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  4. Good explanations behind your answers! Keep them coming! :)

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  5. What if the patient is properly draped and covered maintaining her anonymity?

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  6. Doctors shouldn’t just contact their patients online, whether via email, Twitter, or Instagram. They should also refrain from giving medical advice online! If doctors want to send emails to their patients, it should be with their consent – and online communication should be duly documented in the patient’s records. In addition, people asking medical advice online (which happens a lot on my Facebook account and website) should be encouraged to seek medical consultation (which I always do, thank heavens!). Medical advice online should be geared towards encouraging people to go to the clinic or hospital because – and even first-year medical students know this – diagnosing a patient relies on a detailed history and physical exam, both of which you can’t do effectively unless your patient is right in front of you. - That's why we should censor TV shows like Salamat Dok or any other show on TV where media accepts phone in questions and the doctor attempts to give advice or even provide prescriptions (herbal or standard medicines) on the air without even seeing the patient.

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  7. Hello, Dr Co! I feel iffy about call-in segments as well, especially if the doctor being asked automatically answers with medical advice.

    There is, however, one way these segments can be used to turn things around. The moment a person calls in, the doctor host can say, "As much as we would love to diagnose you and give you the advice you need right now, we want to make sure you get diagnosed and treated as accurately as possible. For all you know, the condition we are discussing right now isn't the one you have! If there is any medical advice we can give as of this moment, it is this: Visit a doctor you trust, one who can examine and interview you properly. It will be worth your while. You deserve an experience customized to your unique needs."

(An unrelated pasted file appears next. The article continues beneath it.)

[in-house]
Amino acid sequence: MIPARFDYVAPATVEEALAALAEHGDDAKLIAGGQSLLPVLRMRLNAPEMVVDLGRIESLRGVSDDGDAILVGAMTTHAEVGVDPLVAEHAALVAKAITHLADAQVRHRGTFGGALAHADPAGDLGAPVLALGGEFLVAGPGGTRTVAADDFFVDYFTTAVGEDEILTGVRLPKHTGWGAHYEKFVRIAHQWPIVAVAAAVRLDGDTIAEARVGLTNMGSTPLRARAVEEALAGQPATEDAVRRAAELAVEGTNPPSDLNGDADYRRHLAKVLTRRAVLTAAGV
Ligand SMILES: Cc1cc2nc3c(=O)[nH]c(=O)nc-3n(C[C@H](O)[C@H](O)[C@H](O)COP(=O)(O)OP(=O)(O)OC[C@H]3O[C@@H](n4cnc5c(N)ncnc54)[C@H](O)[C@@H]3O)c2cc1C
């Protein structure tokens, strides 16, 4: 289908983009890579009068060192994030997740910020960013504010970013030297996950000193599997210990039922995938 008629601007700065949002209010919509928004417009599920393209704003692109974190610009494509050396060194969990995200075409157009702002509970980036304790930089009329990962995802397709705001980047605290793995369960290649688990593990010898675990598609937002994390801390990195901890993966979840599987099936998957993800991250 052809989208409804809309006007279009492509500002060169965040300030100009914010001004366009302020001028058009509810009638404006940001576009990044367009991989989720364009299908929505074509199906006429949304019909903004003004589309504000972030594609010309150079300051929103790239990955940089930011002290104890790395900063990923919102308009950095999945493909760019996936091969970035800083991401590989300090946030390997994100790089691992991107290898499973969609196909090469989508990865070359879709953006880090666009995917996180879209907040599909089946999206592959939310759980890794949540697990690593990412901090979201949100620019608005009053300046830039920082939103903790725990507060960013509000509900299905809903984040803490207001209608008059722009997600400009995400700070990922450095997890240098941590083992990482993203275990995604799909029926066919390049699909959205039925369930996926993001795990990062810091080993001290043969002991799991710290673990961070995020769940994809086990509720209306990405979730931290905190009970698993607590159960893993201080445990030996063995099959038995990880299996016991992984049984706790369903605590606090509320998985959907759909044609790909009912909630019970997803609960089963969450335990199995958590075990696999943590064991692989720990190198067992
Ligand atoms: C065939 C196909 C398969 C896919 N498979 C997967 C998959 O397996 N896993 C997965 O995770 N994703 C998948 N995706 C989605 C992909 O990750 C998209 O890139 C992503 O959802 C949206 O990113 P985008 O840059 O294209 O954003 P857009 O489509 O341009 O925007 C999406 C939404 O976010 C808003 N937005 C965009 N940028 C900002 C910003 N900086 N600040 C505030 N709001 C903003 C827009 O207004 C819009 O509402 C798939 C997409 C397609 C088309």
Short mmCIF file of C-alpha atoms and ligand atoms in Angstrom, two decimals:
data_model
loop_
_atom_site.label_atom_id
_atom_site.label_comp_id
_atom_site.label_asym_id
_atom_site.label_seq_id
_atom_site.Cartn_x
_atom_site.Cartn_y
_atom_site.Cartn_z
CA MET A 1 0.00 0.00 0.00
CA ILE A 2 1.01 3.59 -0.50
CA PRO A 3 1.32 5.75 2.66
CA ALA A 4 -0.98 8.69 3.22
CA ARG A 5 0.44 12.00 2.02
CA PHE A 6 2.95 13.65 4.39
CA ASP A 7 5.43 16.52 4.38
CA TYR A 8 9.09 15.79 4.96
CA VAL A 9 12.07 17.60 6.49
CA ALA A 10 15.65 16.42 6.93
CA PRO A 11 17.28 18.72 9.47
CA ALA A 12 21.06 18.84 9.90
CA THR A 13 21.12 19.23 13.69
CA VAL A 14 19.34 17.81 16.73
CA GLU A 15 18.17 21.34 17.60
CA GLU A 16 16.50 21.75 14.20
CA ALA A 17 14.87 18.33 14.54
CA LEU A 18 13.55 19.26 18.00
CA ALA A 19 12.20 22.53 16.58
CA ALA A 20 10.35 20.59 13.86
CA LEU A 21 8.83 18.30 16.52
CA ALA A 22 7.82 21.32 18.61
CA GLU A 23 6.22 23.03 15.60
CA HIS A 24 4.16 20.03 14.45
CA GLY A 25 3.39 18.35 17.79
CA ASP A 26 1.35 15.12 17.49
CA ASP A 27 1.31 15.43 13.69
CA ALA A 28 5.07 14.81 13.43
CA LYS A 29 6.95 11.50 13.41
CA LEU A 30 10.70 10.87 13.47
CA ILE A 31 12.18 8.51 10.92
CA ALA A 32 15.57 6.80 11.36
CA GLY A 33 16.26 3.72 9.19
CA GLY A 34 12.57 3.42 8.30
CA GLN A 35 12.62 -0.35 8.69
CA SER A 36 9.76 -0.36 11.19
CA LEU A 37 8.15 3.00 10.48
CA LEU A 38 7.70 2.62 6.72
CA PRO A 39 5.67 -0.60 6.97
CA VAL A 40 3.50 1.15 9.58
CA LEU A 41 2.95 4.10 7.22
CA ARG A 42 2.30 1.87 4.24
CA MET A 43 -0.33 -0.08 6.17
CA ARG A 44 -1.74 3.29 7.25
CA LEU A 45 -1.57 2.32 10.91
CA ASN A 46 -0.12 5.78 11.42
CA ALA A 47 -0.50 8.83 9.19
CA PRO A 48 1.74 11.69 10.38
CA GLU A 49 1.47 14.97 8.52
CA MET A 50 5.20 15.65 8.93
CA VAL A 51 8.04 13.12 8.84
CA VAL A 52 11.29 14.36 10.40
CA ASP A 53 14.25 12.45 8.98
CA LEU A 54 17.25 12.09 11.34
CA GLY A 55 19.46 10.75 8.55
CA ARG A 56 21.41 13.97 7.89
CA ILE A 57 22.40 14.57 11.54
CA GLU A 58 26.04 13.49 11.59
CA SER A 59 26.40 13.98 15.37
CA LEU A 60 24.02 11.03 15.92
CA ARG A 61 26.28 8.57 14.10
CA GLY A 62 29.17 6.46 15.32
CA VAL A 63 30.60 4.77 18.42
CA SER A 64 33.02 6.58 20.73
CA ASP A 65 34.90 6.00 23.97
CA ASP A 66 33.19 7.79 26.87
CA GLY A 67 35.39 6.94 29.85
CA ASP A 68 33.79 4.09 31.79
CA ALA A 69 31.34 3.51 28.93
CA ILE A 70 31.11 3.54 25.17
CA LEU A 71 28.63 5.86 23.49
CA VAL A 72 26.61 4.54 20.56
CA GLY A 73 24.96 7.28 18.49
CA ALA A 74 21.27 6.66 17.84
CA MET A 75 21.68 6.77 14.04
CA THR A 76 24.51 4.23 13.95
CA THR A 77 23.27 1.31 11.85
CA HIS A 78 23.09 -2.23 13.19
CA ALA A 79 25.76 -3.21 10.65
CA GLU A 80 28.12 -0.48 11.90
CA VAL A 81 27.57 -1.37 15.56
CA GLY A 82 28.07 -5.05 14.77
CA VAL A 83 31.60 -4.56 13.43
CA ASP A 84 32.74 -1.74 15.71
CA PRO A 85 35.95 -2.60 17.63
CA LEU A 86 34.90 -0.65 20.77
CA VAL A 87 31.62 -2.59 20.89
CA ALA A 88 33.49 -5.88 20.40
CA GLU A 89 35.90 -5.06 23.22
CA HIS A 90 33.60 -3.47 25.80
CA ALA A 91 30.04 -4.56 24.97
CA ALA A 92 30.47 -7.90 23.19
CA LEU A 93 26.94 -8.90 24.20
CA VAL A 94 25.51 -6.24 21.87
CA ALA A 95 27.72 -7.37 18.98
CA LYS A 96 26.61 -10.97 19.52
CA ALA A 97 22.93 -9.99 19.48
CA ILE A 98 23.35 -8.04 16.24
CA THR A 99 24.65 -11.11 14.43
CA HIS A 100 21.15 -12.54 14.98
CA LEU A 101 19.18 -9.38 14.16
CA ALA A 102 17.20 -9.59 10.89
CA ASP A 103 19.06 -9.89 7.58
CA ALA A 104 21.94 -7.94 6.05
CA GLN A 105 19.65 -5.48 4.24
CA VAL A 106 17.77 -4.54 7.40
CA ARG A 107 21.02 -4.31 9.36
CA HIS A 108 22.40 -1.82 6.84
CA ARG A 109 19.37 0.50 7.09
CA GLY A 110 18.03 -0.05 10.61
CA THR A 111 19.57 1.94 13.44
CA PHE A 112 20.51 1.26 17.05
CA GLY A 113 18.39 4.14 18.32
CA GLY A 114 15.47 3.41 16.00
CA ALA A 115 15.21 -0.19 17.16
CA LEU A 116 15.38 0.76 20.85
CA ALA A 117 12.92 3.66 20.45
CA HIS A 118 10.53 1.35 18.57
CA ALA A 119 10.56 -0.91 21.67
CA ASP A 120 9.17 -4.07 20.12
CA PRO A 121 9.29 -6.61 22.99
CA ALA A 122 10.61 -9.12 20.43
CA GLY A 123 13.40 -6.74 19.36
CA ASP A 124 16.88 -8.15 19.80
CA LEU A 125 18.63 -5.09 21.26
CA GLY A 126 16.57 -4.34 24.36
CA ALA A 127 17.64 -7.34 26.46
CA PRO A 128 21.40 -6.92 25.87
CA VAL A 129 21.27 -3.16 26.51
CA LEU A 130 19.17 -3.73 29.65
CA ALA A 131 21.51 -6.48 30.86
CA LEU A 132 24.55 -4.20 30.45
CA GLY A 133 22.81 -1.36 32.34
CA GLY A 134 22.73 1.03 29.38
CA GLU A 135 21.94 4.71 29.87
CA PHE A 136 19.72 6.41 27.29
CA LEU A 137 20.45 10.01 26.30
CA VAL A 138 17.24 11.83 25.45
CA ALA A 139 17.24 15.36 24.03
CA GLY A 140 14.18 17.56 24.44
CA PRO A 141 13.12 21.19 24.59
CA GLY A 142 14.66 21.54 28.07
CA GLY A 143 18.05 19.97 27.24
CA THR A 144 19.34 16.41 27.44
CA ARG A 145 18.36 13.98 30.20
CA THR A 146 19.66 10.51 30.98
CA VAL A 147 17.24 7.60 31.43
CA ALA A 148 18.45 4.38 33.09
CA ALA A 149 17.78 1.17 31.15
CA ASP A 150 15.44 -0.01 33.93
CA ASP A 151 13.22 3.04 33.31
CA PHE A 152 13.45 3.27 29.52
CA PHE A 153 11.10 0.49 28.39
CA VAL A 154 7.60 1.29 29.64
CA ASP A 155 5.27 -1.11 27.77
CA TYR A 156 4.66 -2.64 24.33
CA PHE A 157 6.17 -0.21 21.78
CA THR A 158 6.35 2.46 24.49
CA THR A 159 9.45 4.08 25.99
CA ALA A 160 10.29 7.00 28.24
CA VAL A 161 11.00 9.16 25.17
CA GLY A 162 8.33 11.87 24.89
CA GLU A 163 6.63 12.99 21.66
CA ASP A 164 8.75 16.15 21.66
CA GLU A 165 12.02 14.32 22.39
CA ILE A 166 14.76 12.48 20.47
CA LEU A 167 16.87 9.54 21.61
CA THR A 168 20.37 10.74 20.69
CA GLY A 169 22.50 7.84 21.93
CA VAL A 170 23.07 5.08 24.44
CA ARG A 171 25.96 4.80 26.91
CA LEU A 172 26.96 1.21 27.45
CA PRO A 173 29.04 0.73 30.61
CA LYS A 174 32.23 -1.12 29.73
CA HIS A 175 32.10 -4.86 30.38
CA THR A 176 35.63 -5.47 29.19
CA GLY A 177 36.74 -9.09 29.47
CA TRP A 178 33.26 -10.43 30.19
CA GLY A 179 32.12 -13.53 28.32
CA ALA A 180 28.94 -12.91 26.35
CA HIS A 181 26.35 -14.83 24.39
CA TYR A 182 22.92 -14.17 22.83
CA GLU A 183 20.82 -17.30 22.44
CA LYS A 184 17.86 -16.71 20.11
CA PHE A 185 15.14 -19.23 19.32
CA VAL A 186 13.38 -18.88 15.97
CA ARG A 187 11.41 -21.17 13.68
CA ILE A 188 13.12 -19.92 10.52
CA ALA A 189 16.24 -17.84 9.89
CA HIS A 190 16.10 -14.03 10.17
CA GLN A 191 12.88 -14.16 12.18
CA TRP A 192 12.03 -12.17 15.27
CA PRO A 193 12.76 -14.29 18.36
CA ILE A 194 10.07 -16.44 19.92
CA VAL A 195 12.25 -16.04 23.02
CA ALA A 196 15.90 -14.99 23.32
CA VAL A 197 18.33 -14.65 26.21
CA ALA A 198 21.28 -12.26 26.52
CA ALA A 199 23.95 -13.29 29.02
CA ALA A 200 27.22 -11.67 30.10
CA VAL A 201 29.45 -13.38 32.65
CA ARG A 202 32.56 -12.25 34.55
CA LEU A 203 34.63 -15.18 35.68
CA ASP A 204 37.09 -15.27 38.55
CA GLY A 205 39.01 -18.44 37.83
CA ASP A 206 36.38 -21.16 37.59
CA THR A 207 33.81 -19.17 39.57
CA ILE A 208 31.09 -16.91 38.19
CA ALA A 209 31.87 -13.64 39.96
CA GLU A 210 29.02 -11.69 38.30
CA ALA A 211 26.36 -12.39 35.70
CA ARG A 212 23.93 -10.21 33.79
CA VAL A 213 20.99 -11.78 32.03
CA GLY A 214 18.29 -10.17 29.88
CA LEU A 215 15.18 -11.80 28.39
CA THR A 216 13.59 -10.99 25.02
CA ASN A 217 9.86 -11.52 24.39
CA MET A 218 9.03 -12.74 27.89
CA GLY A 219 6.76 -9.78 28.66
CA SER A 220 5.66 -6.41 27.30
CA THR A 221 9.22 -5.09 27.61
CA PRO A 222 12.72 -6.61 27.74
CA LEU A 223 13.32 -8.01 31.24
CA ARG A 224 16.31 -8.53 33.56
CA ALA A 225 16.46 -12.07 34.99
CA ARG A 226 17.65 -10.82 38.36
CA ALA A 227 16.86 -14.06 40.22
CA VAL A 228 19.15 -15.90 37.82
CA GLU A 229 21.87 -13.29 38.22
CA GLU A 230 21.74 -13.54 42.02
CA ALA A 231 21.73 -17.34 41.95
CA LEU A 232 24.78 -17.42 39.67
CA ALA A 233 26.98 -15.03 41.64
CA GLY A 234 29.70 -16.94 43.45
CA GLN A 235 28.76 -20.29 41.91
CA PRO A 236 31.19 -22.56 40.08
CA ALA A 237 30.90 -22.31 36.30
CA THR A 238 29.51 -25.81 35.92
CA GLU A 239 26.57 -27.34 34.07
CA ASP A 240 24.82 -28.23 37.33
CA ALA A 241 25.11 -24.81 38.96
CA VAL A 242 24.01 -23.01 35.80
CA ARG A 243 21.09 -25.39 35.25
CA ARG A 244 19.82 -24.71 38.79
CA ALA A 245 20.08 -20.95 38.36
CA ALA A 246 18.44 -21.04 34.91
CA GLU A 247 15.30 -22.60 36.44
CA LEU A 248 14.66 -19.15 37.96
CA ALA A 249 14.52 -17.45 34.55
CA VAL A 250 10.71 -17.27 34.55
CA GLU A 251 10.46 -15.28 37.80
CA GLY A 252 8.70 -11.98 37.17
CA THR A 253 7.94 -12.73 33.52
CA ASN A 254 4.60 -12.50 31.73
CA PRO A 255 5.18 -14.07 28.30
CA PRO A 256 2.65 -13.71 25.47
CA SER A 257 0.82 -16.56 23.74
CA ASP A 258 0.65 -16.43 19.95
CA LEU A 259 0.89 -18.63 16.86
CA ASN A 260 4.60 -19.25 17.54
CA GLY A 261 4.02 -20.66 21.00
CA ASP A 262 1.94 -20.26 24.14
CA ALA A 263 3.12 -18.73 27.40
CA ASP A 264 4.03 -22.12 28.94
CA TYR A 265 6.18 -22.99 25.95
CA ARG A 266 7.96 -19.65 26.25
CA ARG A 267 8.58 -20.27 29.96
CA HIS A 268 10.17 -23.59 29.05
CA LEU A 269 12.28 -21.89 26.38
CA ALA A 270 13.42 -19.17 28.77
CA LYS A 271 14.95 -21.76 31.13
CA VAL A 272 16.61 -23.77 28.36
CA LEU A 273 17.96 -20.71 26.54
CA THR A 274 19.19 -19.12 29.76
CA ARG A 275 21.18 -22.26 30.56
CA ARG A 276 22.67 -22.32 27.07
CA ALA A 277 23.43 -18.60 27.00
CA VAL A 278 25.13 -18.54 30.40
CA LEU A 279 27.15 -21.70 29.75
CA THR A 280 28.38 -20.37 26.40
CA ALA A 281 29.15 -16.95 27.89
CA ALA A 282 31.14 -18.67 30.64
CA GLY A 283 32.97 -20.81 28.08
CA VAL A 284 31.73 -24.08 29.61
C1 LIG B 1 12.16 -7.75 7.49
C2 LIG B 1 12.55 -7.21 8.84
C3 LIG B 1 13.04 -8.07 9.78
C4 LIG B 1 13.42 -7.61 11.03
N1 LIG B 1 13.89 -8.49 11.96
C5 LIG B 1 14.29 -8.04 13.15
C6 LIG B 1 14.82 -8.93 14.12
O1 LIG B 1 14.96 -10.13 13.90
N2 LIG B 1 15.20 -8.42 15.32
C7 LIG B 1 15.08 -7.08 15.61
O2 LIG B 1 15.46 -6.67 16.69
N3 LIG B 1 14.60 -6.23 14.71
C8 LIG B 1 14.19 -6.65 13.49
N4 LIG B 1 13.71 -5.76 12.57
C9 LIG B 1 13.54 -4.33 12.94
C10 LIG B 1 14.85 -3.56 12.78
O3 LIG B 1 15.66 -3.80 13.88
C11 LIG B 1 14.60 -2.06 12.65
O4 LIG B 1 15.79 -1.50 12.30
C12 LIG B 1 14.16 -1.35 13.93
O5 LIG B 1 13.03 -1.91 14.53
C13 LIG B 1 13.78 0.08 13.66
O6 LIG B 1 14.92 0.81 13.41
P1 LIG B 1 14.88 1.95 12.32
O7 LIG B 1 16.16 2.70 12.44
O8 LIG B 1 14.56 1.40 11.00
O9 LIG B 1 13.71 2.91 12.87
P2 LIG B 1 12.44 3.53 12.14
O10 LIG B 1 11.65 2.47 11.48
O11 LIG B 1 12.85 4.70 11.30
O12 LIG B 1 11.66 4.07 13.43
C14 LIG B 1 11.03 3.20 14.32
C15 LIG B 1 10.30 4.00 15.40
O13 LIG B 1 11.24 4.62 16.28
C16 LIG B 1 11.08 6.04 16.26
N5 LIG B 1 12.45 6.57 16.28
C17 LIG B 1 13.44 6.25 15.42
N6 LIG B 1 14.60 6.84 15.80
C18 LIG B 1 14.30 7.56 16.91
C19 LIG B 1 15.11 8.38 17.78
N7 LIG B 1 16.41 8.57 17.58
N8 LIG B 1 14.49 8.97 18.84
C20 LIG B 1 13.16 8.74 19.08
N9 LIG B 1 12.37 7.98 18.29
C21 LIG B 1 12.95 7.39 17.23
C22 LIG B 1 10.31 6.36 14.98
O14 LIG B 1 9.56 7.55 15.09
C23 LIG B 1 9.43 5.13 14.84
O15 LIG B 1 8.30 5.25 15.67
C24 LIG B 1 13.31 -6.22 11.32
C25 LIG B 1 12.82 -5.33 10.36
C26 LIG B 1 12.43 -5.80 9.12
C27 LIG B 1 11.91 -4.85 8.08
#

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  8. Deric, sorry for publishing your comment this late - I saw it in the spam folder. Anyway, back to your question.

    I remember an ethics professor telling me this: When in doubt, always think, "Is this something I would let other doctors do when my loved one is on the surgical table?" If your answer is no, then it's better to err on the side of caution and refrain from doing what you don't want others to do unto your loved ones.

    Better yet, review the bioethics principles. Use them and let me know if you've come up with an answer of your own. (I'm assuming you're a doctor, since you stumbled upon this particular blog post.) I always encourage initiative and independence among colleagues; it makes discussions more balanced, don't you think?

    Looking forward to reading about how you will use the principles you learned in med school. :) Do us doctors proud! Feel free to leave your answer via the comment section, as usual.

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  9. Being a Doctor is a responsibility. Responsible on their acts as well as what comes out of their mouth.

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  10. True, especially when it involves patients. Thank you for dropping by and leaving a comment!